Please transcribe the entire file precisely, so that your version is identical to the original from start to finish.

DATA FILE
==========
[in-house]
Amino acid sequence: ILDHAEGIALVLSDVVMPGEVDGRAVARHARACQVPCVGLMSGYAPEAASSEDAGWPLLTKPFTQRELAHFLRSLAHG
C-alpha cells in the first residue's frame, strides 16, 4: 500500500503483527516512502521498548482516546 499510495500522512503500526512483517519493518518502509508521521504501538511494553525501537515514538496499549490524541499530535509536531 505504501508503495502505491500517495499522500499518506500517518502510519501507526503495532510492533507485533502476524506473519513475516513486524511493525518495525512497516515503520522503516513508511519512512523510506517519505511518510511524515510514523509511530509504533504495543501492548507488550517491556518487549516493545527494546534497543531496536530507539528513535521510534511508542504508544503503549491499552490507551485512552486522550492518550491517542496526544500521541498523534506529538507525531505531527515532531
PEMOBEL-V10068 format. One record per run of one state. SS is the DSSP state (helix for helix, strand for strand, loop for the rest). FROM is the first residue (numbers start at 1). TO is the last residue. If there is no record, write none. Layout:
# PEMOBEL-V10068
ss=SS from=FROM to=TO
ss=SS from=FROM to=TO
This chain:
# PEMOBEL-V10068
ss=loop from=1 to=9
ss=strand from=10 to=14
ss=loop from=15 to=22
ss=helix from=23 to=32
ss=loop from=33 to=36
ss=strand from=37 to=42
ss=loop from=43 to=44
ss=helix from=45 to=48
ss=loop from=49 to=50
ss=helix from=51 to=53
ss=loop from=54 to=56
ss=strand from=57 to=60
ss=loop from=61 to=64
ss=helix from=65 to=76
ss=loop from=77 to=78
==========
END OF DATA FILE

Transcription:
[in-house]
Amino acid sequence: ILDHAEGIALVLSDVVMPGEVDGRAVARHARACQVPCVGLMSGYAPEAASSEDAGWPLLTKPFTQRELAHFLRSLAHG
C-alpha cells in the first residue's frame, strides 16, 4: 500500500503483527516512502521498548482516546 499510495500522512503500526512483517519493518518502509508521521504501538511494553525501537515514538496499549490524541499530535509536531 505504501508503495502505491500517495499522500499518506500517518502510519501507526503495532510492533507485533502476524506473519513475516513486524511493525518495525512497516515503520522503516513508511519512512523510506517519505511518510511524515510514523509511530509504533504495543501492548507488550517491556518487549516493545527494546534497543531496536530507539528513535521510534511508542504508544503503549491499552490507551485512552486522550492518550491517542496526544500521541498523534506529538507525531505531527515532531
PEMOBEL-V10068 format. One record per run of one state. SS is the DSSP state (helix for helix, strand for strand, loop for the rest). FROM is the first residue (numbers start at 1). TO is the last residue. If there is no record, write none. Layout:
# PEMOBEL-V10068
ss=SS from=FROM to=TO
ss=SS from=FROM to=TO
This chain:
# PEMOBEL-V10068
ss=loop from=1 to=9
ss=strand from=10 to=14
ss=loop from=15 to=22
ss=helix from=23 to=32
ss=loop from=33 to=36
ss=strand from=37 to=42
ss=loop from=43 to=44
ss=helix from=45 to=48
ss=loop from=49 to=50
ss=helix from=51 to=53
ss=loop from=54 to=56
ss=strand from=57 to=60
ss=loop from=61 to=64
ss=helix from=65 to=76
ss=loop from=77 to=78